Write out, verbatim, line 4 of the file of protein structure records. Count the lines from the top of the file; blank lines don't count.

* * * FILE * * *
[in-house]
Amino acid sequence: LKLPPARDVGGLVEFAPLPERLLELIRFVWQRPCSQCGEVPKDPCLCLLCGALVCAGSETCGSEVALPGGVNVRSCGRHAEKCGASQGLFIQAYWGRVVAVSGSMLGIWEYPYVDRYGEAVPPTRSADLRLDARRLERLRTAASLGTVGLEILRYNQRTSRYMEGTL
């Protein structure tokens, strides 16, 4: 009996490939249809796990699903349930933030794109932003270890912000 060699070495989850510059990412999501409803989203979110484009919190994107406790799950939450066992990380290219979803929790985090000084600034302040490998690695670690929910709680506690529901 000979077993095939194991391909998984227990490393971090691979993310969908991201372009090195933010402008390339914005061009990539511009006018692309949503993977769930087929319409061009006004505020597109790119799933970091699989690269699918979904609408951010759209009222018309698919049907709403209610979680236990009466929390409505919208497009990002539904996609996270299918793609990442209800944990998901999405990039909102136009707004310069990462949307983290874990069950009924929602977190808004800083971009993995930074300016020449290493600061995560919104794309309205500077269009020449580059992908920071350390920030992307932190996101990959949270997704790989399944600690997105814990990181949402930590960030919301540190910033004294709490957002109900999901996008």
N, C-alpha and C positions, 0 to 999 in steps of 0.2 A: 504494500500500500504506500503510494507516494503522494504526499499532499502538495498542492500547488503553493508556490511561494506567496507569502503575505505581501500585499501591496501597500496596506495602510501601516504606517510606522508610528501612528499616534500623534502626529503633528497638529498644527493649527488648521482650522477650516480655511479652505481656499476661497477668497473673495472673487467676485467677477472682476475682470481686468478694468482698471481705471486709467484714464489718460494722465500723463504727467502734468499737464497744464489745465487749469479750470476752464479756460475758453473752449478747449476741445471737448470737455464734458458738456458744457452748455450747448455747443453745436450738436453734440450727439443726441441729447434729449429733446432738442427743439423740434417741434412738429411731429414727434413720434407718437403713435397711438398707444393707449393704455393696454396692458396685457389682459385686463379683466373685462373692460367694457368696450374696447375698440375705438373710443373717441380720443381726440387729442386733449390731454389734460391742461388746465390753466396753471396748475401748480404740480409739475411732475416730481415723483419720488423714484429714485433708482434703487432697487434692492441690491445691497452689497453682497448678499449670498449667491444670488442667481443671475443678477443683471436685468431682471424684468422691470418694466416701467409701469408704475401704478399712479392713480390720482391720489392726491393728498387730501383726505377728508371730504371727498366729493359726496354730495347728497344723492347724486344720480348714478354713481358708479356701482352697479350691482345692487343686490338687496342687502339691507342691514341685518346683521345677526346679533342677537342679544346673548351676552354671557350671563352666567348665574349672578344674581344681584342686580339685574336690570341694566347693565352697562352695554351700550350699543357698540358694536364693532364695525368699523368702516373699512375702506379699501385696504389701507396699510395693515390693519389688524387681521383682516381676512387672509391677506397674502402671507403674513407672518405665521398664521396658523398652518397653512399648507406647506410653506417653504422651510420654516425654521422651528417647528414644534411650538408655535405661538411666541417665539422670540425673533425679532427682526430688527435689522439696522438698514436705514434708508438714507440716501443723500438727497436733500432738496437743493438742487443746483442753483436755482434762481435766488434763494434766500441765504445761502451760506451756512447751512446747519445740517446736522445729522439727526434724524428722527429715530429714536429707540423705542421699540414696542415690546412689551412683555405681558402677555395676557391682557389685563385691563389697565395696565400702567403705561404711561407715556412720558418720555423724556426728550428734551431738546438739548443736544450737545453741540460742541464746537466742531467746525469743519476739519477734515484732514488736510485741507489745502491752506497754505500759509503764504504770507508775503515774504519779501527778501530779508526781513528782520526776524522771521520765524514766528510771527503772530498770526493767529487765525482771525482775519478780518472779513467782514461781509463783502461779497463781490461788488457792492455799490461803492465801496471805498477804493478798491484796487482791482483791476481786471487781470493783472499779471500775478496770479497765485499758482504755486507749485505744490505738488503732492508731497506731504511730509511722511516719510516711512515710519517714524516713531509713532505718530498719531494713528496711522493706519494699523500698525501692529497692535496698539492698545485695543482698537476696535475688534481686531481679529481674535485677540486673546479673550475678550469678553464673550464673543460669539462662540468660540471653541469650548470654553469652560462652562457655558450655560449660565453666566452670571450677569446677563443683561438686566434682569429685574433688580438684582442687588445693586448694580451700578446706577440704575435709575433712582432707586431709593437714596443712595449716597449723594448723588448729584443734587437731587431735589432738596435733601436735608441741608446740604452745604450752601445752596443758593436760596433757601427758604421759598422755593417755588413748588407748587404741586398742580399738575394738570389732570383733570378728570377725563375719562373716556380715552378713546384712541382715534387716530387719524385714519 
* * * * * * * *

N, C-alpha and C positions, 0 to 999 in steps of 0.2 A: 504494500500500500504506500503510494507516494503522494504526499499532499502538495498542492500547488503553493508556490511561494506567496507569502503575505505581501500585499501591496501597500496596506495602510501601516504606517510606522508610528501612528499616534500623534502626529503633528497638529498644527493649527488648521482650522477650516480655511479652505481656499476661497477668497473673495472673487467676485467677477472682476475682470481686468478694468482698471481705471486709467484714464489718460494722465500723463504727467502734468499737464497744464489745465487749469479750470476752464479756460475758453473752449478747449476741445471737448470737455464734458458738456458744457452748455450747448455747443453745436450738436453734440450727439443726441441729447434729449429733446432738442427743439423740434417741434412738429411731429414727434413720434407718437403713435397711438398707444393707449393704455393696454396692458396685457389682459385686463379683466373685462373692460367694457368696450374696447375698440375705438373710443373717441380720443381726440387729442386733449390731454389734460391742461388746465390753466396753471396748475401748480404740480409739475411732475416730481415723483419720488423714484429714485433708482434703487432697487434692492441690491445691497452689497453682497448678499449670498449667491444670488442667481443671475443678477443683471436685468431682471424684468422691470418694466416701467409701469408704475401704478399712479392713480390720482391720489392726491393728498387730501383726505377728508371730504371727498366729493359726496354730495347728497344723492347724486344720480348714478354713481358708479356701482352697479350691482345692487343686490338687496342687502339691507342691514341685518346683521345677526346679533342677537342679544346673548351676552354671557350671563352666567348665574349672578344674581344681584342686580339685574336690570341694566347693565352697562352695554351700550350699543357698540358694536364693532364695525368699523368702516373699512375702506379699501385696504389701507396699510395693515390693519389688524387681521383682516381676512387672509391677506397674502402671507403674513407672518405665521398664521396658523398652518397653512399648507406647506410653506417653504422651510420654516425654521422651528417647528414644534411650538408655535405661538411666541417665539422670540425673533425679532427682526430688527435689522439696522438698514436705514434708508438714507440716501443723500438727497436733500432738496437743493438742487443746483442753483436755482434762481435766488434763494434766500441765504445761502451760506451756512447751512446747519445740517446736522445729522439727526434724524428722527429715530429714536429707540423705542421699540414696542415690546412689551412683555405681558402677555395676557391682557389685563385691563389697565395696565400702567403705561404711561407715556412720558418720555423724556426728550428734551431738546438739548443736544450737545453741540460742541464746537466742531467746525469743519476739519477734515484732514488736510485741507489745502491752506497754505500759509503764504504770507508775503515774504519779501527778501530779508526781513528782520526776524522771521520765524514766528510771527503772530498770526493767529487765525482771525482775519478780518472779513467782514461781509463783502461779497463781490461788488457792492455799490461803492465801496471805498477804493478798491484796487482791482483791476481786471487781470493783472499779471500775478496770479497765485499758482504755486507749485505744490505738488503732492508731497506731504511730509511722511516719510516711512515710519517714524516713531509713532505718530498719531494713528496711522493706519494699523500698525501692529497692535496698539492698545485695543482698537476696535475688534481686531481679529481674535485677540486673546479673550475678550469678553464673550464673543460669539462662540468660540471653541469650548470654553469652560462652562457655558450655560449660565453666566452670571450677569446677563443683561438686566434682569429685574433688580438684582442687588445693586448694580451700578446706577440704575435709575433712582432707586431709593437714596443712595449716597449723594448723588448729584443734587437731587431735589432738596435733601436735608441741608446740604452745604450752601445752596443758593436760596433757601427758604421759598422755593417755588413748588407748587404741586398742580399738575394738570389732570383733570378728570377725563375719562373716556380715552378713546384712541382715534387716530387719524385714519 